D.C. Speaks: Seidman's OTS Hails Cavalry in Predator Fight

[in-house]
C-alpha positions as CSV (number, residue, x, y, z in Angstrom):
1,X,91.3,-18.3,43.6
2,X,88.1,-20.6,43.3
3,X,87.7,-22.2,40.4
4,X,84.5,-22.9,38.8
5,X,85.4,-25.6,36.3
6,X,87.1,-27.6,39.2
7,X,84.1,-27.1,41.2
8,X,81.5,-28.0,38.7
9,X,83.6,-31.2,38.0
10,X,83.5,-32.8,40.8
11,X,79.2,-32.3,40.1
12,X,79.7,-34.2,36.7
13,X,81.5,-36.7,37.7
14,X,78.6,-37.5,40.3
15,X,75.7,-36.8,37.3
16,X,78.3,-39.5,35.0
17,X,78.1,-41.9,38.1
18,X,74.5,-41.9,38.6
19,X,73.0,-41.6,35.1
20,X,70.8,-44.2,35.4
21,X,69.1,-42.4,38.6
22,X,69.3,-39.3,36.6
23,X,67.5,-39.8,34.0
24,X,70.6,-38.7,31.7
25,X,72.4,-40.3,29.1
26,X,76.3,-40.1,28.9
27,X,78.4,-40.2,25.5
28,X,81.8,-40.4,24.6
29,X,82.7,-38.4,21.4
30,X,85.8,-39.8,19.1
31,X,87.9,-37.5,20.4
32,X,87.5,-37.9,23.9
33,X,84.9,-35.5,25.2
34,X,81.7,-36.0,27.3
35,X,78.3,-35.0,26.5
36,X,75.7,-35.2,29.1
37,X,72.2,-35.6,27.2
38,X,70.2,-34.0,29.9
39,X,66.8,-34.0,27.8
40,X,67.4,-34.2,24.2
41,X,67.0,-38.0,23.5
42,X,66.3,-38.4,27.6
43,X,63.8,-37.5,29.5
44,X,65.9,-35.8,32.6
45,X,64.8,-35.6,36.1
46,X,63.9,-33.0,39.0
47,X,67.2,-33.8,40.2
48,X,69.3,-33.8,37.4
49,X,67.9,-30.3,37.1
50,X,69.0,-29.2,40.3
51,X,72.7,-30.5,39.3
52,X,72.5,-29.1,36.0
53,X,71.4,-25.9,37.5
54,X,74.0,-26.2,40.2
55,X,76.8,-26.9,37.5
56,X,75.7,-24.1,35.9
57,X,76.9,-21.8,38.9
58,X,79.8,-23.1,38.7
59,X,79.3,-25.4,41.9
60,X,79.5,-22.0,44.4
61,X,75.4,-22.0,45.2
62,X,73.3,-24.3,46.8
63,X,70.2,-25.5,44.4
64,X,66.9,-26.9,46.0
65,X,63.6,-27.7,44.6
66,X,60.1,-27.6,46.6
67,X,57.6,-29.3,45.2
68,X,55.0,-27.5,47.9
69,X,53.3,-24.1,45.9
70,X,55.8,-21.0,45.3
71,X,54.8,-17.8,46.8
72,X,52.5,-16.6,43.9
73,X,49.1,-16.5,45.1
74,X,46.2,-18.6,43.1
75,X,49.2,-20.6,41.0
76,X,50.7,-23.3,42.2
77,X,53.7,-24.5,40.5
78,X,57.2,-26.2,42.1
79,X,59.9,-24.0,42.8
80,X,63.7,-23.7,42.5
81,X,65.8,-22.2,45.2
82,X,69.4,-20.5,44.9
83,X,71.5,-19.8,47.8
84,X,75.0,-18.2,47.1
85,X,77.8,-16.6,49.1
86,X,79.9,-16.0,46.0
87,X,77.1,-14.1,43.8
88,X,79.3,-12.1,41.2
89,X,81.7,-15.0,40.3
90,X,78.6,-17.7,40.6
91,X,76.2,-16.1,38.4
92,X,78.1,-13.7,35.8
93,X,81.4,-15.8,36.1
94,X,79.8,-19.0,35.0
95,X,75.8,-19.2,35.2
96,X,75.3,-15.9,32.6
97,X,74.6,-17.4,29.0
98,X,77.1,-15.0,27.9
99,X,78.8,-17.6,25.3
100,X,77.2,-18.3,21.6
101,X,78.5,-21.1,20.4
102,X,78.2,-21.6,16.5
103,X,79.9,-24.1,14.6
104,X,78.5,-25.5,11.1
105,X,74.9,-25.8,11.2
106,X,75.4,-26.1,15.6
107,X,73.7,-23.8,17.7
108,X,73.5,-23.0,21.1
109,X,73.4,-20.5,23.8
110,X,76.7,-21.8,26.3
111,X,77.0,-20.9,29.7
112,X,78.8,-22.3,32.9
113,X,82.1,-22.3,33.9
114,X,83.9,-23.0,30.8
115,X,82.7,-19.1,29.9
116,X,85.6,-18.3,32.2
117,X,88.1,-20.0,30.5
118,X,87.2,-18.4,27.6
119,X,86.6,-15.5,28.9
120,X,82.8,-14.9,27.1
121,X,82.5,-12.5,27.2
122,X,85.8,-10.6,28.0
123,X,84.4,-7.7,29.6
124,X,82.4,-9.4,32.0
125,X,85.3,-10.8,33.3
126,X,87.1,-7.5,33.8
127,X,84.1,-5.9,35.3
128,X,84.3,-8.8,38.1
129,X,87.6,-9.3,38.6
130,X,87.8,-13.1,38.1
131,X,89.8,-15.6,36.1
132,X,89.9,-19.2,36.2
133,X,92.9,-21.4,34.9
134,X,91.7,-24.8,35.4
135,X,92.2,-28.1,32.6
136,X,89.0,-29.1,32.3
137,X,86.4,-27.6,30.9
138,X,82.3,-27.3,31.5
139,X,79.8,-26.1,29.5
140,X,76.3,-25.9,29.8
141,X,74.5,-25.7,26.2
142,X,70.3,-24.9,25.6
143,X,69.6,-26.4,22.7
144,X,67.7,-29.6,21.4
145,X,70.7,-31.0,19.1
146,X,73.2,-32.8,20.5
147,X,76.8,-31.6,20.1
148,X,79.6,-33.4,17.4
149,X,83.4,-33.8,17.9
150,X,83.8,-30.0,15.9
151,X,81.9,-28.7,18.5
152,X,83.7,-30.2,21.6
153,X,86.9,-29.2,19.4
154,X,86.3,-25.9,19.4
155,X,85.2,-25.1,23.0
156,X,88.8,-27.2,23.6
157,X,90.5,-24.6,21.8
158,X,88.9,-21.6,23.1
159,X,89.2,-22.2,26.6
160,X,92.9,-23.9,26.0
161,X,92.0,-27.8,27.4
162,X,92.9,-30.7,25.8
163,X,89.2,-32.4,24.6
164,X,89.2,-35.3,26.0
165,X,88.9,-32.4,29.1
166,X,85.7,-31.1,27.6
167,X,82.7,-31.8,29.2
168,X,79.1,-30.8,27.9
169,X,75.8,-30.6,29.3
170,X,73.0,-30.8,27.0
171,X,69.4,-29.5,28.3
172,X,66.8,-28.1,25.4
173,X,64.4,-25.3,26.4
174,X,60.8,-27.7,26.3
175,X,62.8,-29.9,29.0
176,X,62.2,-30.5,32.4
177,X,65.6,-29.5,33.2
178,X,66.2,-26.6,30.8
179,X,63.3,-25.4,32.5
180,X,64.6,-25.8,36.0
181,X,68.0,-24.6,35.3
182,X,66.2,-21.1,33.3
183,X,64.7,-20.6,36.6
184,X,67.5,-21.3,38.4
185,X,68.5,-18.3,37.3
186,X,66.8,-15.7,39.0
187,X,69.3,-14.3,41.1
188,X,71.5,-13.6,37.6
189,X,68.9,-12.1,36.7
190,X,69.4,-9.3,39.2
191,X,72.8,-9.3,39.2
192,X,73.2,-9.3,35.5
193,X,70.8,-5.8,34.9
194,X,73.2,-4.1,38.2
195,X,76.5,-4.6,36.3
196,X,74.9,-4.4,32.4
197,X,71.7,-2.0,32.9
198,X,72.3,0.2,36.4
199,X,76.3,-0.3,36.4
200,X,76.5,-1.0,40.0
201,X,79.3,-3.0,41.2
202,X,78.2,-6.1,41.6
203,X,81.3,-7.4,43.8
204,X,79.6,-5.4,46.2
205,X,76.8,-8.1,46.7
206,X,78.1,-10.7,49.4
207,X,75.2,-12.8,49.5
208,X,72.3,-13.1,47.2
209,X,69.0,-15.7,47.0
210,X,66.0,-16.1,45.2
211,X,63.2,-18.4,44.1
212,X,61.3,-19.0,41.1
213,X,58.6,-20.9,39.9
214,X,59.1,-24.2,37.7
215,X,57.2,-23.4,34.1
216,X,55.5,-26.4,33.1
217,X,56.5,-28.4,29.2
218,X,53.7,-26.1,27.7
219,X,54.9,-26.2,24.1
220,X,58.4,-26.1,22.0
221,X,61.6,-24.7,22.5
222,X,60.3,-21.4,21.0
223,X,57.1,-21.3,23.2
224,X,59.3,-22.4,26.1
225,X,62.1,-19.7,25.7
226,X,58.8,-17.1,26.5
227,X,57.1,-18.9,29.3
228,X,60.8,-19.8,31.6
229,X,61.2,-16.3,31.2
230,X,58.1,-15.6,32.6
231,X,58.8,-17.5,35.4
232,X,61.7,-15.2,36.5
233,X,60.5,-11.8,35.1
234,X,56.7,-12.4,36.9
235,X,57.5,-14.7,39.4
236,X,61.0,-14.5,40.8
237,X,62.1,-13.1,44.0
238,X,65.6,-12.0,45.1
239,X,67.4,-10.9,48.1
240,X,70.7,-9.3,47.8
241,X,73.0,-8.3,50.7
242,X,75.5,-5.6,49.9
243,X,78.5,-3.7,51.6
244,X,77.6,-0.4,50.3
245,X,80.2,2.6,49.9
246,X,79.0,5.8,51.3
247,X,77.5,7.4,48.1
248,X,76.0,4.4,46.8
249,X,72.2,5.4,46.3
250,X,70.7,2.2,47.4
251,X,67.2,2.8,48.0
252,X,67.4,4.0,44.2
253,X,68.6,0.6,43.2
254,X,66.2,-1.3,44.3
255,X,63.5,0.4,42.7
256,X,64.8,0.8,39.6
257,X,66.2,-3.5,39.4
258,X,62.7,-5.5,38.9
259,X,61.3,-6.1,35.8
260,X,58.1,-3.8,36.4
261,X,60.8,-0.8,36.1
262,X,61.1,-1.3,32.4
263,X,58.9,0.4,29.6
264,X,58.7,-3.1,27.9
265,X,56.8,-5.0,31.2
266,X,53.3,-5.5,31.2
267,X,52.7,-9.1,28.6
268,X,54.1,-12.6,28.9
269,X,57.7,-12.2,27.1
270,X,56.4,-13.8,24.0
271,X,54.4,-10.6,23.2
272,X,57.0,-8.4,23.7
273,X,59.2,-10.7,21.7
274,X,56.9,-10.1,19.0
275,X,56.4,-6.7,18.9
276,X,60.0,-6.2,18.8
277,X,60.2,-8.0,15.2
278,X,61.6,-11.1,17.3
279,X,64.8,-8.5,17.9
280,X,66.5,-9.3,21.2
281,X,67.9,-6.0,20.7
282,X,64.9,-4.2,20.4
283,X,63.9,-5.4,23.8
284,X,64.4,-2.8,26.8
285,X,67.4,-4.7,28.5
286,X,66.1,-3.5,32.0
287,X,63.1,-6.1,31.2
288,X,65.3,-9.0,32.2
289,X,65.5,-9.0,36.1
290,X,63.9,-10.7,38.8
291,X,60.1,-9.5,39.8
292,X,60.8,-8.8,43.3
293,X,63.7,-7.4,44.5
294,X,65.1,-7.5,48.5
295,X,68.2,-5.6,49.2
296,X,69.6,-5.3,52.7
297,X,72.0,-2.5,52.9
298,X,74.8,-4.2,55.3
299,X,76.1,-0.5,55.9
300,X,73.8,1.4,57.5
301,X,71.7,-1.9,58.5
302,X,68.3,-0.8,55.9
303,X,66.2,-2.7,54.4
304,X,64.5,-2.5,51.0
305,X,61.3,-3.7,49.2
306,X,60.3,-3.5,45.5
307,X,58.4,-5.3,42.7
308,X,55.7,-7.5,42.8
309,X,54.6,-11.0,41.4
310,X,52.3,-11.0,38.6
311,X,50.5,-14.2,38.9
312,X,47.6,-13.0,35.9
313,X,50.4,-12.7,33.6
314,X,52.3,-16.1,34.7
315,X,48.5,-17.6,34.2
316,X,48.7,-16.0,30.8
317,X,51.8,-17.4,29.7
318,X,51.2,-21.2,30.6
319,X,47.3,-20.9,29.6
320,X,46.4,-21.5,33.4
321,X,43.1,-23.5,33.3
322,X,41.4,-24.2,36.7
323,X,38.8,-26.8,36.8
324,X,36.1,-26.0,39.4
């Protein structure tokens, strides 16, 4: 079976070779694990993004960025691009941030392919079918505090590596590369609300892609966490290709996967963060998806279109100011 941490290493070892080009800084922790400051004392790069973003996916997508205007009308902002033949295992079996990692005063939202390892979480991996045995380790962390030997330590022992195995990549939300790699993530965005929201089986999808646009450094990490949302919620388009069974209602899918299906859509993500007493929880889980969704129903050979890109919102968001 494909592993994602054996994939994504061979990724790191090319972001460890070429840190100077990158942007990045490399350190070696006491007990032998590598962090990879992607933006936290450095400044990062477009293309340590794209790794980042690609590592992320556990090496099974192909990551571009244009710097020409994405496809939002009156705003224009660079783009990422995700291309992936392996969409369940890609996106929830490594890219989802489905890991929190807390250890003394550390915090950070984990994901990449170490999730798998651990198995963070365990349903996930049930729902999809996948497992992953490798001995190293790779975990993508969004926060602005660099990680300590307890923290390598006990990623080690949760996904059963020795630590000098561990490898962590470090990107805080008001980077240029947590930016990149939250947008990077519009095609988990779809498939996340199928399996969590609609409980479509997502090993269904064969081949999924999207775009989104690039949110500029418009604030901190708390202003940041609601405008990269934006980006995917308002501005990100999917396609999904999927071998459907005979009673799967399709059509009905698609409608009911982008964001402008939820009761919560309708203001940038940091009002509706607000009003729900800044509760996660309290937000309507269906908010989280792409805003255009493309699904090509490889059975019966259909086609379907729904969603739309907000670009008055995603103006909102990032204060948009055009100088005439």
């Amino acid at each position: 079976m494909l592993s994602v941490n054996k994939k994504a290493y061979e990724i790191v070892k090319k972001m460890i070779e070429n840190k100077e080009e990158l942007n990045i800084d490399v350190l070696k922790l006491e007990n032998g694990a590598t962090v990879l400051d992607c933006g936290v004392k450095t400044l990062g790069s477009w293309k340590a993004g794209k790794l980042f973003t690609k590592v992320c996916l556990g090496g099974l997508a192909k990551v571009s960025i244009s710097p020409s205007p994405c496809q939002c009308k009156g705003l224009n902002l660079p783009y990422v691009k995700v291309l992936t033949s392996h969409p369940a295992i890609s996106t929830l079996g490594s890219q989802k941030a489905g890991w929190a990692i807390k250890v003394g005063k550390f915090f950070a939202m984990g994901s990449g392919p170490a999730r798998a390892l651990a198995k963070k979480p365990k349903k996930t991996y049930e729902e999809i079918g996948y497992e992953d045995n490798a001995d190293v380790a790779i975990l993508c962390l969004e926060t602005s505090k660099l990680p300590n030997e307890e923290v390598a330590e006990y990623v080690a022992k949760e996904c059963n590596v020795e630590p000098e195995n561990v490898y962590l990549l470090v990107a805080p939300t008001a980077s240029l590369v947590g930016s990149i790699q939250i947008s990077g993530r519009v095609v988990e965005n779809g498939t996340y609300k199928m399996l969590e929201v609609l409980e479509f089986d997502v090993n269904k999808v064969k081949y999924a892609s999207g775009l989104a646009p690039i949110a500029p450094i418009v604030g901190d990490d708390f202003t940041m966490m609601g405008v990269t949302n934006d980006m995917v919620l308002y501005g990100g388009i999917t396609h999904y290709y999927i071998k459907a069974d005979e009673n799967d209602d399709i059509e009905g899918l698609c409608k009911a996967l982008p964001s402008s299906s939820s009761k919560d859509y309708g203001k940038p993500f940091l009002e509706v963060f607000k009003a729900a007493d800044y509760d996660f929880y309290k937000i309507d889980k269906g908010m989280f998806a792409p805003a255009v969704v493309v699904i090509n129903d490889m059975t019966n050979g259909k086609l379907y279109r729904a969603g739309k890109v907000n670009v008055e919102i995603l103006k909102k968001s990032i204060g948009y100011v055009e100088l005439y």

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Ellen Seidman's crusade to curb predatory lending is gaining traction. The director of the Office of Thrift Supervision, the smallest of the four bank supervisory agencies, has led the regulators' campaign to quash lending practices they deem systemically risky, legally questionable, and ethically unsound. "I'm pleased to have been out there early. But I'm even happier that other people have really picked it up and folks like the Federal Reserve Board, which has a critically important role, are now moving," Ms. Seidman said in an interview this week. On Monday the central bank announced plans for three public hearings to discuss how the Home Ownership Equity and Protection Act of 1994, known as HOEPA, can be used to stop abuses -- the first step toward fulfilling a promise made in May to review its rule-writing authority to curb predatory lending practices. The 1994 law subjects lenders making high-cost home-secured loans to price limits and disclosure requirements that go beyond those required under the Truth in Lending Act. Under the law, the Fed has the power to set the "trigger" levels that categorize a loan as high-cost. It also has the authority to declare certain lending practices "unfair and deceptive." While many propose new laws to stop predatory lending, Ms. Seidman favors tougher enforcement by regulators. "We've got to do a better job" policing lending practices "that are clearly illegal under current law," she said. Ms. Seidman's oratory and action against predatory lending can only do so much, she concedes. She supervises roughly 10% of the banking industry, has no jurisdiction over the key laws governing lending and consumer protection, and lacks the status of Federal Reserve Board Chairman Alan Greenspan. The Fed's review of the act's regulations will provide answers to one of the big questions: how to define predatory lending. The Home Ownership Equity Protection Act uses rates and fees in defining a high-cost loan: annual percentage rate 10 points higher than Treasury securities with comparable maturities, or customer-paid points and fees exceeding 8% of the loan amount. If Fed officials changed these triggers -- and Ms. Seidman said "the evidence suggests something needs to be done" -- a new definition of predatory lending would emerge. Ms. Seidman, 52, has not ceded all policing of predators to the Fed, however, and said she will continue to flex her muscles. Starting with a pilot program this fall, the OTS will check thrifts during compliance exams to see if they might be engaging in predatory lending. Examiners are developing the new procedures now and trying to decide whether it is better to first look at loan portfolios or at institutions with suspect marketing practices. "Do we think about the marketing side first or do we deal with the loans first?" she asked. "And if we see loans that have exceptionally large fees or interest rate -- or ones that consistently have pre-payment penalties combined with very high interest rates -- do we then look at how they are marketed and to whom?" Ms. Seidman also wants to close a federal loophole that allows state-regulated nonbank mortgage lenders to avoid tough state subprime lending laws. "We need to find the best way to get at the part of the predatory lending problem that we have some ability to deal with on a regulatory basis, while making sure we do not stop innovation," she said. …